Standing water in the Pauli Murray basement. Courtesy of Sebastian Baez.

After more than a half foot of rain pounded Connecticut late Wednesday into Thursday morning, Yale continued with the second day of classes despite ongoing power outages in several classroom buildings and residential colleges. 

Remnants of Hurricane Ida slammed parts of the Northeast, including New Haven, late Wednesday night and early Thursday morning. By 8 a.m, once the storm had cleared, the power remained down in numerous campus buildings, according to an email sent to faculty and students on Thursday morning from Dean of Yale College Marvin Chun; Dean of the Faculty of Arts and Sciences Tamar Szabó Gendler; and Dean of the Graduate School of Arts and Sciences Lynn Cooley.

Specifically, classroom buildings up Hillhouse and along Prospect Street — including A.K. Watson Hall, Henry R. Luce Hall and Rosenkranz Hall — did not have power for much of the day. Several residential colleges — specifically Benjamin Franklin, Silliman, Pauli Murray and Timothy Dwight Colleges — also did not have power as of the email update. An email from Timothy Dwight Head of College Mary Lui explained that there are standing flood waters in Yale’s Central Power Plant and that entryways G and H in the college experienced particularly severe damage. Some students in those entryways were relocated to temporary housing due to a ceiling leak, University spokesperson Karen Peart told the News.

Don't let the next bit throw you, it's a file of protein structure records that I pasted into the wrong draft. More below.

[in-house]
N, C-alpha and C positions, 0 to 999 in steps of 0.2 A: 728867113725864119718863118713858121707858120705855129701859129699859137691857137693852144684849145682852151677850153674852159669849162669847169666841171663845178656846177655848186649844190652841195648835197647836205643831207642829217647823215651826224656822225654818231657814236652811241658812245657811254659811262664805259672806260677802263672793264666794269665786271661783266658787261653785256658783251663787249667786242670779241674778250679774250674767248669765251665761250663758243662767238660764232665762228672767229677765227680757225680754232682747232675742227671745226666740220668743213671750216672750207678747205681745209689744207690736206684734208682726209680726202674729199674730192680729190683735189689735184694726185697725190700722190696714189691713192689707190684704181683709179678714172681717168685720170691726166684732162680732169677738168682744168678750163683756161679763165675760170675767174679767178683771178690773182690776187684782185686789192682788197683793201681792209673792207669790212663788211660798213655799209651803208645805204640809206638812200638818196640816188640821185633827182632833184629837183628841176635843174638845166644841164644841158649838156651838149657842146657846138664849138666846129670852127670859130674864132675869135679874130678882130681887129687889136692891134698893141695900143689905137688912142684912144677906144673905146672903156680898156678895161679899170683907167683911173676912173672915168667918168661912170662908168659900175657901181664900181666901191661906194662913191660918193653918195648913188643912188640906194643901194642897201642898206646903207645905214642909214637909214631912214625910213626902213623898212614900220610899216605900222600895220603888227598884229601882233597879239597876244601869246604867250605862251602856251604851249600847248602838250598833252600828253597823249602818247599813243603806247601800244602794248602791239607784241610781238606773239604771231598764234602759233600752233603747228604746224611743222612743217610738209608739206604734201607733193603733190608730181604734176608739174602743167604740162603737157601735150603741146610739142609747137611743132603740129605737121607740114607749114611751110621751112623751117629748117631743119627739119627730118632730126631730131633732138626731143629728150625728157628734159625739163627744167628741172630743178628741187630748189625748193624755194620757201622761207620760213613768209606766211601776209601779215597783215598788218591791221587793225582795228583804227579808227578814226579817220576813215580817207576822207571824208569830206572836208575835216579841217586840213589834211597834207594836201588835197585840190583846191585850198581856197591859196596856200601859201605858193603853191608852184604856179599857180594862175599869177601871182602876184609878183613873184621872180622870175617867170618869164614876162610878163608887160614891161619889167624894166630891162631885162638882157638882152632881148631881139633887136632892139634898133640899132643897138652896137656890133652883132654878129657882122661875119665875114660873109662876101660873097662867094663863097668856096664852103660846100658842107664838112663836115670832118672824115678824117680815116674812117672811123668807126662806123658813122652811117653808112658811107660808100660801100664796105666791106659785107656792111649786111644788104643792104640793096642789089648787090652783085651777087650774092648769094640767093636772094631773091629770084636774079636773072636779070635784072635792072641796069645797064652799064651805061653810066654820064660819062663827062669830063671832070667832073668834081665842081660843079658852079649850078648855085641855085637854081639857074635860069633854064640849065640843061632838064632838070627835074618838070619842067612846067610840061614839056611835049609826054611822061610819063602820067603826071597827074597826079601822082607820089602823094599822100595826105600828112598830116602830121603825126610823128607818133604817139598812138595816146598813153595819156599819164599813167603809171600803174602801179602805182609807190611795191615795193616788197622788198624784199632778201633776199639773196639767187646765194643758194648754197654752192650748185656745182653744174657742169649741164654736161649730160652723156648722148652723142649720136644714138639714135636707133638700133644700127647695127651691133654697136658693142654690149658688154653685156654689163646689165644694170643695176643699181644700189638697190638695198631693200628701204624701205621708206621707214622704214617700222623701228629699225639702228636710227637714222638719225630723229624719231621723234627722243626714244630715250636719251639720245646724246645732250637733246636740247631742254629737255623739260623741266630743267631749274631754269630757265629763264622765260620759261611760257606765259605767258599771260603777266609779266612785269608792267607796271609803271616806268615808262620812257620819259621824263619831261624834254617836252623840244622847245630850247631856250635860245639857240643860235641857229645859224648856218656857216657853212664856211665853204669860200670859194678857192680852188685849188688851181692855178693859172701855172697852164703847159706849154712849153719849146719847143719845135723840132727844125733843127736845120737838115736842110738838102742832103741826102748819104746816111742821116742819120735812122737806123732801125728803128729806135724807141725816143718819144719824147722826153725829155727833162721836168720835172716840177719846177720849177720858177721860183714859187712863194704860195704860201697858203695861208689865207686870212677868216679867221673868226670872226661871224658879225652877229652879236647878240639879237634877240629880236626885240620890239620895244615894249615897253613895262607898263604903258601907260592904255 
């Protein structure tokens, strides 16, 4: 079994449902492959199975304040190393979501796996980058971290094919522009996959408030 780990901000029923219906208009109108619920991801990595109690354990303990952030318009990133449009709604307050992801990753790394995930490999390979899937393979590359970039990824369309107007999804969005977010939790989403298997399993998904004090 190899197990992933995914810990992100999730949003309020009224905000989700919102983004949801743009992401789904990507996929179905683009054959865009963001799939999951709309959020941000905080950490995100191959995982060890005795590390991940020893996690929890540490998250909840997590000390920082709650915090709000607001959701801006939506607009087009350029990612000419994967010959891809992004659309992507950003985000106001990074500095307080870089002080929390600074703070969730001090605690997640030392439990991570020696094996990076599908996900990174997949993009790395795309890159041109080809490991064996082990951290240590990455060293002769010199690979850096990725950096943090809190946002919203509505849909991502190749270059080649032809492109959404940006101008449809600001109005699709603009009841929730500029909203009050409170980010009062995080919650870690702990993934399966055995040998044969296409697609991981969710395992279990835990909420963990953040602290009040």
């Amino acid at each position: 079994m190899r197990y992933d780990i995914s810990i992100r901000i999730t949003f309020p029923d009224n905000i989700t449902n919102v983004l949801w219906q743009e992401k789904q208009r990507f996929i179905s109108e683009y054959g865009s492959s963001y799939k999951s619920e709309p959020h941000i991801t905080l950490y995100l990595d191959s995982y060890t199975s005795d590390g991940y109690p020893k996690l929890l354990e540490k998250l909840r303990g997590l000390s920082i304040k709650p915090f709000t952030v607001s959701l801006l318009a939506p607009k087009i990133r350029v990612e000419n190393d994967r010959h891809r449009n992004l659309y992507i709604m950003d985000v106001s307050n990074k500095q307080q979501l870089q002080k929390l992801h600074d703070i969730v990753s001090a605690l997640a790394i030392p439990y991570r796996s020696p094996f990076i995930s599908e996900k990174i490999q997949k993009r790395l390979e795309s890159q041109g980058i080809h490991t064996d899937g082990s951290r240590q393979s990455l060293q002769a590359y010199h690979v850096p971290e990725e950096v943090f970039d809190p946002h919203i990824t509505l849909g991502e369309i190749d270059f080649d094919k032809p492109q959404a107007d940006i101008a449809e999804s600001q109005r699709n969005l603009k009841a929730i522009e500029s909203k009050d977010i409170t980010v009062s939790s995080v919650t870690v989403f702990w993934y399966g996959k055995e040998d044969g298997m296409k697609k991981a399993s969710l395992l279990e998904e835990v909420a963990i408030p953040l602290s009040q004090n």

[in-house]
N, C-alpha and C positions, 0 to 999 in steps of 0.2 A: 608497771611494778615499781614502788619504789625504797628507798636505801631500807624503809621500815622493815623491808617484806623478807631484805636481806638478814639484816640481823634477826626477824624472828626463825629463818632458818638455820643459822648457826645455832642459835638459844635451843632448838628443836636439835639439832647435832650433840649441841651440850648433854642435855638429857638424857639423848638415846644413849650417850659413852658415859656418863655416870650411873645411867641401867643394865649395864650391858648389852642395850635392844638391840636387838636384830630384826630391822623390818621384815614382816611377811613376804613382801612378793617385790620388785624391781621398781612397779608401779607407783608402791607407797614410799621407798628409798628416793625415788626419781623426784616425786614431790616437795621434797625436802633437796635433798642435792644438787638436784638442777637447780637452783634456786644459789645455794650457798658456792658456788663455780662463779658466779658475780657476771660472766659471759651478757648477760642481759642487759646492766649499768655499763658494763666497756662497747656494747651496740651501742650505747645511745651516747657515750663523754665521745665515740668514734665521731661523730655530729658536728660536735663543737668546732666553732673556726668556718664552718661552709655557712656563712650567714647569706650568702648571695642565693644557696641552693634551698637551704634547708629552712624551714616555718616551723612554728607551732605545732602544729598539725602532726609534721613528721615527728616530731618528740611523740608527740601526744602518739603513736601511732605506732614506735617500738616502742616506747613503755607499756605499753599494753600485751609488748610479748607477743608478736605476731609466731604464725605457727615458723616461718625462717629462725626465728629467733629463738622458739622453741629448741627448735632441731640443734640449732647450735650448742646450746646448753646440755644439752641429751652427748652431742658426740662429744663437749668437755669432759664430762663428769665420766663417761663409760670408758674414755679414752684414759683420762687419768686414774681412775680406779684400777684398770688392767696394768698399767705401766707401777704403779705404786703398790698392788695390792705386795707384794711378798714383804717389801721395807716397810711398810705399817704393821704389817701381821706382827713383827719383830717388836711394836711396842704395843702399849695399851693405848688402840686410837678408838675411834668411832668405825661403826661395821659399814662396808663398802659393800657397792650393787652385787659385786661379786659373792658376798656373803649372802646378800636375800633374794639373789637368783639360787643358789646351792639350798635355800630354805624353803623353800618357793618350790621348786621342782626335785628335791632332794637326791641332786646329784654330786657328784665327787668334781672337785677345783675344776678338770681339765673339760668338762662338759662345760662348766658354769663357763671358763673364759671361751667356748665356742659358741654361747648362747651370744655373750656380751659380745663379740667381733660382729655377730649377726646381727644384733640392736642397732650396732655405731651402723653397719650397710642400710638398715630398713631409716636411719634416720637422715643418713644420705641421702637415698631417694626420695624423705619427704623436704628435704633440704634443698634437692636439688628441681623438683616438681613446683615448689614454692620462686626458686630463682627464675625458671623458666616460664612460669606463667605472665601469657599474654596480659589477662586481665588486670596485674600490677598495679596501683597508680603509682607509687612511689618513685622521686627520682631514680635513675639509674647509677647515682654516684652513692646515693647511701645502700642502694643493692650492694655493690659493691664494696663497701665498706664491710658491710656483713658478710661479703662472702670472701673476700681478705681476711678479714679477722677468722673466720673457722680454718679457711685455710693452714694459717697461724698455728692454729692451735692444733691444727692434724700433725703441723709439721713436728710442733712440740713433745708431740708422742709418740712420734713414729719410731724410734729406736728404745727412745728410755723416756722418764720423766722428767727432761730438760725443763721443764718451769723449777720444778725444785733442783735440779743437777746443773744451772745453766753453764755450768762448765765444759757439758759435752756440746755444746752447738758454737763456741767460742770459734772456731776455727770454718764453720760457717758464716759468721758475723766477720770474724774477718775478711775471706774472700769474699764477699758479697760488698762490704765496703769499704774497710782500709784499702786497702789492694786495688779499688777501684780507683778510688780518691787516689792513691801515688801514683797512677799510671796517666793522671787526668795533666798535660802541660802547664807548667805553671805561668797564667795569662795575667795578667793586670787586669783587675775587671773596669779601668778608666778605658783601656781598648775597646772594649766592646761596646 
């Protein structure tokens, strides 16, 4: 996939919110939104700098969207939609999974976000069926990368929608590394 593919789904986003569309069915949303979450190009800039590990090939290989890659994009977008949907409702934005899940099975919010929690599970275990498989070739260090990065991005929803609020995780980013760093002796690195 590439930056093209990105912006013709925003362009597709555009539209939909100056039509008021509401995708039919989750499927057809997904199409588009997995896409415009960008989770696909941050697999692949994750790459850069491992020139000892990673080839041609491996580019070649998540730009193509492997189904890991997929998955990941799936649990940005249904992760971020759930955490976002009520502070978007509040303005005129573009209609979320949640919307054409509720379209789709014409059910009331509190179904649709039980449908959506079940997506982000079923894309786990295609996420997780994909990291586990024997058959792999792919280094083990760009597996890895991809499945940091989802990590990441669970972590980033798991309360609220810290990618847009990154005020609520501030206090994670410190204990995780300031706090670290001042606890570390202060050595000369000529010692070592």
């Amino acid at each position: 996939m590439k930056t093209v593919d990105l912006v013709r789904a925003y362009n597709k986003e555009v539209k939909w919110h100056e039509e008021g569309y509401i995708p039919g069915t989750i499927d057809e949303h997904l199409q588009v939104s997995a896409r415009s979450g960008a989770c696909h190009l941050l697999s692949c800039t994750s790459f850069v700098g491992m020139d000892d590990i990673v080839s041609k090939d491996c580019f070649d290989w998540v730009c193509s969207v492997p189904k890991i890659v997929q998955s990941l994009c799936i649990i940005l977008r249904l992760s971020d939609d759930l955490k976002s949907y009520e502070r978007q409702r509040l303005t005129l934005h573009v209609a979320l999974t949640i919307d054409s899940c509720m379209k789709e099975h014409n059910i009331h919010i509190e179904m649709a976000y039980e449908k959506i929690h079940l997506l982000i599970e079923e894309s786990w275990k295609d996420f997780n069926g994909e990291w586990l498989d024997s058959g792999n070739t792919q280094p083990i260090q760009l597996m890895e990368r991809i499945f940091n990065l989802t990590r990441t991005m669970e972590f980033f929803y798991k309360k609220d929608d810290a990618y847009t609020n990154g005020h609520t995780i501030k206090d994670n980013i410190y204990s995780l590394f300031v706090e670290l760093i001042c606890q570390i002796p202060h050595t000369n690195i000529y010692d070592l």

By 4:30 p.m., power had been restored to all campus buildings except for Dow Hall, Dunham, Tsai CITY and Warner House, according to a Yale Alert. There is no timeline for the power to come back on in those buildings, the alert continued.

Madeline Wilson, Director of Yale’s COVID-19 Testing and Tracing Program, wrote in a 12:15 p.m. email that testing sites at 60 Sachem St. and 109 Grove St. would be closed for the remainder of the day. The sites at the Schwarzman Center and 150 York St. would continue operating. People who could not reschedule a canceled test would not be penalized for the delay in adhering to their testing schedule, she wrote.

Melanie Boyd, Dean of Student Affairs, wrote in a campus email that Yale’s central messaging systems were working unevenly as of Thursday morning, and potentially causing communication challenges. The deans confirmed that classes would continue, but that courses held in the affected buildings should meet over Zoom or be rescheduled to another time. 

In a 1 p.m. follow-up email, the deans clarified that classes should not take place in the affected buildings for the rest of the day, regardless of whether the power came back on. They added that people should only enter the buildings, some of them research facilities, to retrieve items and secure equipment. Due to ventilation concerns, they should not remain in the areas, the email continued. But the deans added that students in residential colleges that lost power could remain there.

The deans asked instructors to “be accommodating” to students who would face challenges arriving to class prepared. Boyd wrote that students experiencing flooding or the loss of connectivity could participate in classes from Sterling or Bass Libraries or another classroom. 

The Yale Native American Cultural Center wrote on Twitter that it is open to all Yale students affected by the power outages.

The power outages began late last night and affected buildings and those in them through the morning. Peart said that no injuries among students have been reported due to the storm.